Al Ringling Theatre: Al Ringling was one of the five Ringling Brothers. The Al Ringling Theatre opened in Ringling’s home town of Baraboo, Wis. in November 1915 and has been in continuous operation since that date. This folder contains programs, brochures, letterhead and other information about the theatre.
Animals: Within this category are files for animals from bears to zebras. Within each animal category there are individual folders for specific animals where necessary. For instance the Animals – Elephants General folder is followed by Animals – Elephants – Jumbo; Animals – Elephants – King Tusk; Animals – Elephants – Romeo & Juliette; Animals – Elephants – Ringling Elephant Center; and Animals – Elephants – White Elephant. Following the Animals – Gorilla General folder there’s a file titled Animals – Gorillas – Gargantua. And of course there’s a folder for Animals – The Living Unicorn.
Artwork: This folder contains original artwork and prints as well as circus art that has appeared in magazines and other printed pieces. Because all of these folders are in a standard sized file cabinet there are items that are too large to file here. As with some other folders, there is a sheet that lists other artwork and where it can be found (large flat folder, etc.)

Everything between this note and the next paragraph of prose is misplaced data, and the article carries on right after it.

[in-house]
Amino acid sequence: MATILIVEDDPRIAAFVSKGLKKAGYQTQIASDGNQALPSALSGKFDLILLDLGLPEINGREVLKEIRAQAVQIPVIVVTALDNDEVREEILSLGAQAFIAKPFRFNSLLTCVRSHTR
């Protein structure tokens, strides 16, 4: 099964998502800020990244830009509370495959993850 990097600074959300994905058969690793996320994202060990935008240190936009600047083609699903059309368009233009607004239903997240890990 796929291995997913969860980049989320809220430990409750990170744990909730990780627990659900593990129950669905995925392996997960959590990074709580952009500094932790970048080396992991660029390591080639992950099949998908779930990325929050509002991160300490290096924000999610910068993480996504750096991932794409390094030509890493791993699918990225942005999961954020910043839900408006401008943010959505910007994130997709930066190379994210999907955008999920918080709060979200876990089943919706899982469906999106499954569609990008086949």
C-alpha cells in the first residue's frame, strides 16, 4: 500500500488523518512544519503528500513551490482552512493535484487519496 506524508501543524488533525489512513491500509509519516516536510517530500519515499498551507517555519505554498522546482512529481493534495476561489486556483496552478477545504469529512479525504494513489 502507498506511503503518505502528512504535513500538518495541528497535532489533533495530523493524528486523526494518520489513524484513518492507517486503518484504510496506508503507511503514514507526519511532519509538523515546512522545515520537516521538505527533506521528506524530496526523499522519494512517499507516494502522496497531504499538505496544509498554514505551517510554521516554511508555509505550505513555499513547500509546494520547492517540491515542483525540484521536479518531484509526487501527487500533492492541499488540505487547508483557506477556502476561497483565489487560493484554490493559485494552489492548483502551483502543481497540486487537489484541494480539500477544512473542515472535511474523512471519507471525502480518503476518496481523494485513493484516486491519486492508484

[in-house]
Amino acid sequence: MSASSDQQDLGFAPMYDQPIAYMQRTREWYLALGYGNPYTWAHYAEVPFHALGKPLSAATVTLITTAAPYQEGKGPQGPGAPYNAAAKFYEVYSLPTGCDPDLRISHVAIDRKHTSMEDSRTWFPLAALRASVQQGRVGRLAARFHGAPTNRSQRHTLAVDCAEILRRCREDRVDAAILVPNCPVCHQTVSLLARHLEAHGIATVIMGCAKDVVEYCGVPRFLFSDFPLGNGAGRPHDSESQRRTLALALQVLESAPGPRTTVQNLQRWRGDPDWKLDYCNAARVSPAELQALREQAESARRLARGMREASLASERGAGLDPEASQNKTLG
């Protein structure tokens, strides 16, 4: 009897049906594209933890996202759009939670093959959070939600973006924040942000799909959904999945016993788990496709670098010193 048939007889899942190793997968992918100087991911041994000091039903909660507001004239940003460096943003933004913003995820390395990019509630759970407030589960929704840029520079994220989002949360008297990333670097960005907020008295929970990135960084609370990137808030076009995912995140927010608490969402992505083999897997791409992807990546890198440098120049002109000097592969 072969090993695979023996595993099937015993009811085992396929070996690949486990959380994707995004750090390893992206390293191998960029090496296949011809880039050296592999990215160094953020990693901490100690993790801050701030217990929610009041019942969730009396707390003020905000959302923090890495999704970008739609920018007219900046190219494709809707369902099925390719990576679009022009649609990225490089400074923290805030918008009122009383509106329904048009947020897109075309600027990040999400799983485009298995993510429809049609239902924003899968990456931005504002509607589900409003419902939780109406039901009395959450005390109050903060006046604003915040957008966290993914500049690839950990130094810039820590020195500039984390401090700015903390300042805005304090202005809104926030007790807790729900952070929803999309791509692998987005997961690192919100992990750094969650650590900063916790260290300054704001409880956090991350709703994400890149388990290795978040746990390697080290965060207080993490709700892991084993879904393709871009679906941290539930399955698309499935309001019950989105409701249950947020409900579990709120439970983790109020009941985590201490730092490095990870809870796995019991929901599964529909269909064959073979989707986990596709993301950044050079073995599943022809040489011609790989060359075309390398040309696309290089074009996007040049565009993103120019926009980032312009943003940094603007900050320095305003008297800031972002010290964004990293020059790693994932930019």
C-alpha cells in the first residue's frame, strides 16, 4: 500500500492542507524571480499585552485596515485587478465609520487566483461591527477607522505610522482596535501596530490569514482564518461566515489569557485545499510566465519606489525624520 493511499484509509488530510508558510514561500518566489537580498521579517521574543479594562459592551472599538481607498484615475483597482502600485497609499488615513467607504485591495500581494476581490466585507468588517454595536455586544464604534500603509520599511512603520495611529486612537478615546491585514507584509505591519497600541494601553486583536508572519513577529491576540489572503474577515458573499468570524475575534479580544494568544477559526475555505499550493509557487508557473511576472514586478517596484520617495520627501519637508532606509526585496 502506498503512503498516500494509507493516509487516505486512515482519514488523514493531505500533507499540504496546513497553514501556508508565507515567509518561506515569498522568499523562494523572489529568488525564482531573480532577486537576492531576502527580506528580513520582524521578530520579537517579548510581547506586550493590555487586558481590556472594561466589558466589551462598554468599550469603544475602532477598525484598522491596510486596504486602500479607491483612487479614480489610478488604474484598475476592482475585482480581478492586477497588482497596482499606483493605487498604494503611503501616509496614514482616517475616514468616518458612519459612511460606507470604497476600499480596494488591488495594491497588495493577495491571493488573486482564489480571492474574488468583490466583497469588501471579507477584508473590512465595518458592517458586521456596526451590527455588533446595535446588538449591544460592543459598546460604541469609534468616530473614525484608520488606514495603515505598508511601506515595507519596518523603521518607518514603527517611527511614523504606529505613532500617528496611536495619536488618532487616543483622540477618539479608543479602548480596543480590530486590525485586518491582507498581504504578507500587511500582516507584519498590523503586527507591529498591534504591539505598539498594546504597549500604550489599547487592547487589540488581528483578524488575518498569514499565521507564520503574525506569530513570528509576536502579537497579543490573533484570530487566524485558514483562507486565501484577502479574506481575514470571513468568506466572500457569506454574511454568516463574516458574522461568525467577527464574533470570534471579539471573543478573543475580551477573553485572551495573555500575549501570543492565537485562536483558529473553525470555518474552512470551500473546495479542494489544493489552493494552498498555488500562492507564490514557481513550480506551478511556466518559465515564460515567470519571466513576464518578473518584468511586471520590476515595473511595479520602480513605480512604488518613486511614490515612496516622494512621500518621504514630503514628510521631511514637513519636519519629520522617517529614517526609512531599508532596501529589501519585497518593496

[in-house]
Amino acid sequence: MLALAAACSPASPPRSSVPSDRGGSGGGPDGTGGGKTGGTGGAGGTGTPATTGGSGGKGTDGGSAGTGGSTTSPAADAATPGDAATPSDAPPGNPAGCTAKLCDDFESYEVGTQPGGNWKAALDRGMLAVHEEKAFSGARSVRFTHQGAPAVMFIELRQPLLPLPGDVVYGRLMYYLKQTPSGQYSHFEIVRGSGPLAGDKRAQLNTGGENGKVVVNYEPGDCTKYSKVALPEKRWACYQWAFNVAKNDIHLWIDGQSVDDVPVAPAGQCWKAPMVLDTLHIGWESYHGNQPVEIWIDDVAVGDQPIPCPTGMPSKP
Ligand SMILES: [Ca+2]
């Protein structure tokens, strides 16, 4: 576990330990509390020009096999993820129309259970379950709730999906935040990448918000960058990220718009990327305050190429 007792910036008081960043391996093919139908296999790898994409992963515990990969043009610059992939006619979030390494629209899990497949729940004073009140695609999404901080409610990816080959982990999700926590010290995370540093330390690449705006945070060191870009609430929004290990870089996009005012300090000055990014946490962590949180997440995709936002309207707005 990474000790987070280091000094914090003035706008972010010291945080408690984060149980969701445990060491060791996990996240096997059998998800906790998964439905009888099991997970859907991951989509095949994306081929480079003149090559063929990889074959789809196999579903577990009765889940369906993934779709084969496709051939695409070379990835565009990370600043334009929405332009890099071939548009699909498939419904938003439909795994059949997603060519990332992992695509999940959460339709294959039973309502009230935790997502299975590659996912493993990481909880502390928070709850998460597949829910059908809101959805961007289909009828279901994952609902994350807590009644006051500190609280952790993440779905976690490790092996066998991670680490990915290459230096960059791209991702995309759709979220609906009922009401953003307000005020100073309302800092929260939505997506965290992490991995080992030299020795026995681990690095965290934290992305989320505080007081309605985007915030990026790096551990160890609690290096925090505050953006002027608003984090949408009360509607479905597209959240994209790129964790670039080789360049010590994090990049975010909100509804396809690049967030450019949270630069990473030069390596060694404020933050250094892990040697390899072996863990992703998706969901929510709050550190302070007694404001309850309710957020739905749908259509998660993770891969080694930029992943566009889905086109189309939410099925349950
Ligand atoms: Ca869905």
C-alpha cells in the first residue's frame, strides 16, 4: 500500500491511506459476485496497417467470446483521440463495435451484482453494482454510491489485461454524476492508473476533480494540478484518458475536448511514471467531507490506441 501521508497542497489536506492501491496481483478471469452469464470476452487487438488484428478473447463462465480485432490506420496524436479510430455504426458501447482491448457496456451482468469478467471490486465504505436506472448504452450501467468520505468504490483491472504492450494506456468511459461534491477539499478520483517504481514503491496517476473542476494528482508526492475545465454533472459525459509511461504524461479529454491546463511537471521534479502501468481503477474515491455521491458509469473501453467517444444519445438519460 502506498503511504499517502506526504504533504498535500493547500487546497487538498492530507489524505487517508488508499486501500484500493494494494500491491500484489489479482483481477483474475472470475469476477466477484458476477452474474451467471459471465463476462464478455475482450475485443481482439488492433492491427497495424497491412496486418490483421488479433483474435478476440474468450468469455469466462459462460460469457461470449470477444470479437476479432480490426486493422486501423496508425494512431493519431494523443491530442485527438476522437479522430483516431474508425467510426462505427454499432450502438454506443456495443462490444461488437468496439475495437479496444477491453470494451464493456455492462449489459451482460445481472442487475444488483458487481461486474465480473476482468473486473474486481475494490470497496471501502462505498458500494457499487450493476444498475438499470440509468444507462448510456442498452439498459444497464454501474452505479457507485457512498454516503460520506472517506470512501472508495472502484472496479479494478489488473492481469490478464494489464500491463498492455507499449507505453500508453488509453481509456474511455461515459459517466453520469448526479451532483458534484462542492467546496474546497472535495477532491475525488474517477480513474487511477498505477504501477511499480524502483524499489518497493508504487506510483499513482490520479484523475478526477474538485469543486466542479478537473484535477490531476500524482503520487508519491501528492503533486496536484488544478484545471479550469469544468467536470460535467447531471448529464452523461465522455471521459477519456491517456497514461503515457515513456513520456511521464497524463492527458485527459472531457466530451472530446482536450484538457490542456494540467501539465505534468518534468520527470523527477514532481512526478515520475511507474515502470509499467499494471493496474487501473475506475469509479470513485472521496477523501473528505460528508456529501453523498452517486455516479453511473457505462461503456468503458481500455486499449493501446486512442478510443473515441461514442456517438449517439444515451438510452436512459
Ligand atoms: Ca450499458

Beggs Wagon Co.: Beggs was located in Kansas City, Mo. and manufactured show wagons. One of its early catalogs (1910) was reproduced in 1973 and widely circulated. This file contains one of those catalogues and an original letterhead.
Celebrities and the Circus: In 1955 Marilyn Monroe visited Ringling Bros. and Barnum & Bailey Circus when it was appearing at Madison Square Garden. This folder has information about that visit and photos and magazine articles about other celebrities at the circus from the 1930s to present day.
Circus Fan Organizations: There are separate files for the various fan organizations. Circus Historical Society, Circus Fans of America, Circus Model Builders and Windjammers. For more information about these organizations see one of my previous articles Circus Collector Fan Organizations.